WorldWideScience

Sample records for monoclinic space-group symmetry

  1. A Phase Transformation with no Change in Space Group Symmetry: Octafluoronaphtalene

    DEFF Research Database (Denmark)

    Pawley, G. S.; Dietrich, O. W.

    1975-01-01

    A solid-state phase transformation in octafluoronaphthalene has been discovered at 266.5K on cooling, and at 15K higher on heating. The symmetry of both phases is found to be the same, namely monoclinic with space group P21/c. The unit cell parameters change by up to 10%, but the integrity...... of a single crystal, which shatters on cooling, is good enough for a single-crystal structure determination. This has been done in both phases to a sufficient accuracy that a mechanism for the transformation can be proposed. Molecules which lie parallel to one another shear to a new parallel position...

  2. Generation of symmetry coordinates for crystals using multiplier representations of the space groups

    DEFF Research Database (Denmark)

    Hansen, Flemming Yssing

    1978-01-01

    Symmetry coordinates play an important role in the normal-mode calculations of crystals. It is therefore of great importance to have a general method, which may be applied for any crystal at any wave vector, to generate these. The multiplier representations of the space groups as given by Kovalev...... and the projection-operator technique provide a basis for such a method. The method is illustrated for the nonsymmorphic D36 space group, and the theoretical background for the representations of space groups in general is reviewed and illustrated on the example above. It is desirable to perform the projection...... of symmetry coordinates in such a way that they may be used for as many wave vectors as possible. We discuss how to achieve this goal. The detailed illustrations should make it simple to apply the theory in any other case....

  3. Effects of monoclinic symmetry on the properties of biaxial liquid crystals

    Science.gov (United States)

    Solodkov, Nikita V.; Nagaraj, Mamatha; Jones, J. Cliff

    2018-04-01

    Tilted smectic liquid crystal phases such as the smectic-C phase seen in calamitic liquid crystals are usually treated using the assumption of biaxial orthorhombic symmetry. However, the smectic-C phase has monoclinic symmetry, thereby allowing disassociation of the principal optic and dielectric axes based on symmetry and invariance principles. This is demonstrated here by comparing optical and dielectric measurements for two materials with highly first-order direct transitions from nematic to smectic-C phases. The results show a high difference between the orientations of the principal axes sets, which is interpreted as the existence of two distinct cone angles for optical and dielectric frequencies. Both materials exhibit an increasing degree of monoclinic behavior with decreasing temperature. Due to fast switching speeds, ferroelectric smectic-C* materials are important for fast modulators and LCoS devices, where the dielectric biaxiality influences device operation.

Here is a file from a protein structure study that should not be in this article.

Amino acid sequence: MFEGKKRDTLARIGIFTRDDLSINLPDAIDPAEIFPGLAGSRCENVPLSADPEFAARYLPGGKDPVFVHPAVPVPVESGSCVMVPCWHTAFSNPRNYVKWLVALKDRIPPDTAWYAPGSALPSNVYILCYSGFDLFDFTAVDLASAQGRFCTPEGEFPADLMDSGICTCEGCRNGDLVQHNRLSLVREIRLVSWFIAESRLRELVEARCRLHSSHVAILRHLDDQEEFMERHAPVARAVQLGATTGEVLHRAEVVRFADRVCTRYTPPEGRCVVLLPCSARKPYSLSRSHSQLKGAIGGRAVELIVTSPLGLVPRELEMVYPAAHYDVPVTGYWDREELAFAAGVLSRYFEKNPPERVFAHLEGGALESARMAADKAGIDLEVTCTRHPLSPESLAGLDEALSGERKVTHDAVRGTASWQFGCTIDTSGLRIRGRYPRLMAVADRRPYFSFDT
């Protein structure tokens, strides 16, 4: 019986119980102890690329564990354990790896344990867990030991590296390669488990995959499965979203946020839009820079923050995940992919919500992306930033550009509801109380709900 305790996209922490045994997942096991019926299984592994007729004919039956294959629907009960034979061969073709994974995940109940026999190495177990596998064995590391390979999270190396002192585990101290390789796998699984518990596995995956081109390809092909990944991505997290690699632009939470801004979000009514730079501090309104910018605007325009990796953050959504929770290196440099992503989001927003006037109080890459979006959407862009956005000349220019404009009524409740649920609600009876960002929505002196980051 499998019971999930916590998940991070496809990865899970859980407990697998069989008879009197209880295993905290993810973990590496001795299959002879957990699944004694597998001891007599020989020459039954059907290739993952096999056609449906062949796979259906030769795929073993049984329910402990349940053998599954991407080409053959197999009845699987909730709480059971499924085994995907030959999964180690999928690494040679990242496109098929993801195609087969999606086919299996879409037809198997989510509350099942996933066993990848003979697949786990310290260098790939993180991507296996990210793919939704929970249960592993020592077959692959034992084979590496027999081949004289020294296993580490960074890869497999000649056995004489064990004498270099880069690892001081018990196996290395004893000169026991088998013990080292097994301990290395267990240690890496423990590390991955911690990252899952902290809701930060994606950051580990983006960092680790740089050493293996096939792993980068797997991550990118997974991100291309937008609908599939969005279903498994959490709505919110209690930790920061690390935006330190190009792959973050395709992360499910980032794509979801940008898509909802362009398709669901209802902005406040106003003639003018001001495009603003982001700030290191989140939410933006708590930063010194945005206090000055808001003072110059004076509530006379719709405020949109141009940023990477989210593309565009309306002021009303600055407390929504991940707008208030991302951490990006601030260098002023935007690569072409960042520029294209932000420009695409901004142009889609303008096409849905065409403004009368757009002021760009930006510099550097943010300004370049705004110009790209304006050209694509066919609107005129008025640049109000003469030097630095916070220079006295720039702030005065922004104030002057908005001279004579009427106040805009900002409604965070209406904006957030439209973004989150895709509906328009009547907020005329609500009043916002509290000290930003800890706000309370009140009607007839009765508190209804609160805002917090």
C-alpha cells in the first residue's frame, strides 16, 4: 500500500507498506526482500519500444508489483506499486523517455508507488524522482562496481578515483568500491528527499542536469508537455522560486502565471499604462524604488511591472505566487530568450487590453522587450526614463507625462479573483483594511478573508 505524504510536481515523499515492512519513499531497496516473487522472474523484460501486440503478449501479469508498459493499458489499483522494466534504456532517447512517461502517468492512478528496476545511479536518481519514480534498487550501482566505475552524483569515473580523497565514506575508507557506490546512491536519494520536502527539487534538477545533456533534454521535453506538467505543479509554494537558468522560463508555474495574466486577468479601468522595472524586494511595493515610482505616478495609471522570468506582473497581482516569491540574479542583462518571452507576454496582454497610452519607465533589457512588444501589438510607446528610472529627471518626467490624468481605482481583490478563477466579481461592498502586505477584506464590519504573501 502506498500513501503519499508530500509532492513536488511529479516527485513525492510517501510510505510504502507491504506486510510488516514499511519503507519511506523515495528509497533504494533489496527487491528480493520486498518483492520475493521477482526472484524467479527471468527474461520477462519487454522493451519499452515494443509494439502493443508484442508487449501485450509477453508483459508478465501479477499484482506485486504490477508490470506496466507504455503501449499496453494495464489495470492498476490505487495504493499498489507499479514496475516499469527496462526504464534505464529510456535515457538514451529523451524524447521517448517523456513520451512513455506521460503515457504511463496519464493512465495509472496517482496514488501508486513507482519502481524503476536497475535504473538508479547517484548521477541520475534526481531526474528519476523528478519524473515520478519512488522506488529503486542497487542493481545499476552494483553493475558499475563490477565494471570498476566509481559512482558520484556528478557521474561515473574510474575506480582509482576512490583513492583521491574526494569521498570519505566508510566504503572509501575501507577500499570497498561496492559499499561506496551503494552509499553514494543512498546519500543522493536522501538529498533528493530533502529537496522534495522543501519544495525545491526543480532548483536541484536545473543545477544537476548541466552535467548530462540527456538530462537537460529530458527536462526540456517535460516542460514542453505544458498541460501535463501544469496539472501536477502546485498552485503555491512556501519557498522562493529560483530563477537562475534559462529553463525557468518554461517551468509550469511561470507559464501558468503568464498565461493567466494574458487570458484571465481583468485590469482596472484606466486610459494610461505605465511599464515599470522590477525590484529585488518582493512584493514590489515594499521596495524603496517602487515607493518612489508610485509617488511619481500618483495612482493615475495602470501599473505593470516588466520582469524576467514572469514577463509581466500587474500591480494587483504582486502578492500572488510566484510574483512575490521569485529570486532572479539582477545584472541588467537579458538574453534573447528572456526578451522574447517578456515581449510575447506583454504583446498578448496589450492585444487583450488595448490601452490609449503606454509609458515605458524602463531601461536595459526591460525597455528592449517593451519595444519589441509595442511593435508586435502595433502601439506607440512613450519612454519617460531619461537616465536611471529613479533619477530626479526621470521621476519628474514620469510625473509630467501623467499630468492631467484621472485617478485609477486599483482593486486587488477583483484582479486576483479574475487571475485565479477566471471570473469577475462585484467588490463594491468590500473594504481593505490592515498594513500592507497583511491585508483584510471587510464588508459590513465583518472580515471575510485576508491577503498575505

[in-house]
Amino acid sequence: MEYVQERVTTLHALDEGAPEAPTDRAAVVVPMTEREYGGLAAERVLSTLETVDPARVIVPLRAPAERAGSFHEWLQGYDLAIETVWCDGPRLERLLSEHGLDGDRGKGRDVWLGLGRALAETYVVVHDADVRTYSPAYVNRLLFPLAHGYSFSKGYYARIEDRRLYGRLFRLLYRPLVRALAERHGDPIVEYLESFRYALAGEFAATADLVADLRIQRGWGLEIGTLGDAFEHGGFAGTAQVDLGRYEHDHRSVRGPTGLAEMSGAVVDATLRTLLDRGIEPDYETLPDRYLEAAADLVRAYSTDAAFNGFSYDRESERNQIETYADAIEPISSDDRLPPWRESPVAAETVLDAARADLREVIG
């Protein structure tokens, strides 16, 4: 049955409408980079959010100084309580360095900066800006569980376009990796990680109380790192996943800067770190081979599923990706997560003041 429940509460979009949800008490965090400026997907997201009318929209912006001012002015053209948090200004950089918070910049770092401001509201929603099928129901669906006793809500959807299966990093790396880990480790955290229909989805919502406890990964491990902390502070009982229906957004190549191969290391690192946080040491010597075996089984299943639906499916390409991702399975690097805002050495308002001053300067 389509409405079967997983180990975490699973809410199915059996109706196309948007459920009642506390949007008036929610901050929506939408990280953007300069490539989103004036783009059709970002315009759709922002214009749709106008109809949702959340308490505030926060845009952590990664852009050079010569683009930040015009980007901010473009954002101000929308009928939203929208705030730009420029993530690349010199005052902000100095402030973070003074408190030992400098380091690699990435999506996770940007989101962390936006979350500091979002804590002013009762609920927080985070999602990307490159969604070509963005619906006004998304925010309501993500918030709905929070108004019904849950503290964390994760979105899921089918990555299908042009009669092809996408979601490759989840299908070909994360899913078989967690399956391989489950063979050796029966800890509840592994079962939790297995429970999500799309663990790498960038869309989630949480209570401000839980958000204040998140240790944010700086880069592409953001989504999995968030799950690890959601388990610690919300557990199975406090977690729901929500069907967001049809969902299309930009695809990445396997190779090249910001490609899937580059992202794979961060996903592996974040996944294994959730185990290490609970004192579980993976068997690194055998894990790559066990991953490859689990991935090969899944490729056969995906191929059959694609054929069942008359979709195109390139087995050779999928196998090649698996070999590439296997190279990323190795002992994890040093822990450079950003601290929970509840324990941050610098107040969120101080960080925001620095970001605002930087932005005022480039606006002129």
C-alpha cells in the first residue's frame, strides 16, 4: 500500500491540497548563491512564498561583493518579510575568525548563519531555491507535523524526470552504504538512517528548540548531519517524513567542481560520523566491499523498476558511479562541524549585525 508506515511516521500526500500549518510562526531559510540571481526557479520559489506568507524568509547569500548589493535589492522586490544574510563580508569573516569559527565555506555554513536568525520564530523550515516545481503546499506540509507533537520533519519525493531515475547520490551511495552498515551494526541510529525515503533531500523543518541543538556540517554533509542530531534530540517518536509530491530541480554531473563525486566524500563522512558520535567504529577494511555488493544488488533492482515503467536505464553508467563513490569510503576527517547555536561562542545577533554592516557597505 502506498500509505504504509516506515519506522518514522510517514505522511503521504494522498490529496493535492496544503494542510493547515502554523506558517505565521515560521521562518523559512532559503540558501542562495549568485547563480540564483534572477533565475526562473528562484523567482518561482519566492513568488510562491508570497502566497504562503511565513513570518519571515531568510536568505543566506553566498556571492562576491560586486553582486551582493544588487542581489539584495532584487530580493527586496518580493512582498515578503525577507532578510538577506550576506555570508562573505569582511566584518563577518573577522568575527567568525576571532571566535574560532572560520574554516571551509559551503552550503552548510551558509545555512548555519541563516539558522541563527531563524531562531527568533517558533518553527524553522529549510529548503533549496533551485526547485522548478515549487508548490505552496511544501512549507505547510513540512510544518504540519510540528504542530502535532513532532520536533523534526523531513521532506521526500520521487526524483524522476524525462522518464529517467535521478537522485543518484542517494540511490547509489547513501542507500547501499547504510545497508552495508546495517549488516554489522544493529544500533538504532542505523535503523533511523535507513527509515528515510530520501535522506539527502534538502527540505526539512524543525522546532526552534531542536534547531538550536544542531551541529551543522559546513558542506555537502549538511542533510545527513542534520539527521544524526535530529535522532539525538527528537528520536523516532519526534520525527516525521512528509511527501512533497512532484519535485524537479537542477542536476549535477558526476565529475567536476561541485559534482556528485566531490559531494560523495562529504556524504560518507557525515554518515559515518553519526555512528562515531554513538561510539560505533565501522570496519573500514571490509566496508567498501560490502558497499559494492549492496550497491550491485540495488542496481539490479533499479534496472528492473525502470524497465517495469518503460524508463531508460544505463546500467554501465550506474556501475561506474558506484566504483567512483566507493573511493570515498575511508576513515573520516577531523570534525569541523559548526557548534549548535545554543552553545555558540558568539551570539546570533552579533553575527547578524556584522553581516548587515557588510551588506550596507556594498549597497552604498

4. Structure of bayerite-based lithium-aluminum layered double hydroxides (LDHs): observation of monoclinic symmetry.

    Science.gov (United States)

    Britto, Sylvia; Kamath, P Vishnu

    2009-12-21

    The double hydroxides of Li with Al, obtained by the imbibition of Li salts into bayerite and gibbsite-Al(OH)(3), are not different polytypes of the same symmetry but actually crystallize in two different symmetries. The bayerite-derived double hydroxides crystallize with monoclinic symmetry, while the gibbsite-derived hydroxides crystallize with hexagonal symmetry. Successive metal hydroxide layers in the bayerite-derived LDHs are translated by the vector ( approximately -1/3, 0, 1) with respect to each other. The exigency of hydrogen bonding drives the intercalated Cl(-) ion to a site with 2-fold coordination, whereas the intercalated water occupies a site with 6-fold coordination having a pseudotrigonal prismatic symmetry. The nonideal nature of the interlayer sites has implications for the observed selectivity of Li-Al LDHs toward anions of different symmetries.

  5. Validation of missed space-group symmetry in X-ray powder diffraction structures with dispersion-corrected density functional theory

    DEFF Research Database (Denmark)

    Hempler, Daniela; Schmidt, Martin U.; Van De Streek, Jacco

    2017-01-01

    More than 600 molecular crystal structures with correct, incorrect and uncertain space-group symmetry were energy-minimized with dispersion-corrected density functional theory (DFT-D, PBE-D3). For the purpose of determining the correct space-group symmetry the required tolerance on the atomic...... with missed symmetry were investigated by dispersion-corrected density functional theory. In 98.5% of the cases the correct space group is found....

  6. Description of symmetry of magnetic structures by representations of space groups. [Tables, projecton operator methods

    Energy Technology Data Exchange (ETDEWEB)

    Sikora, W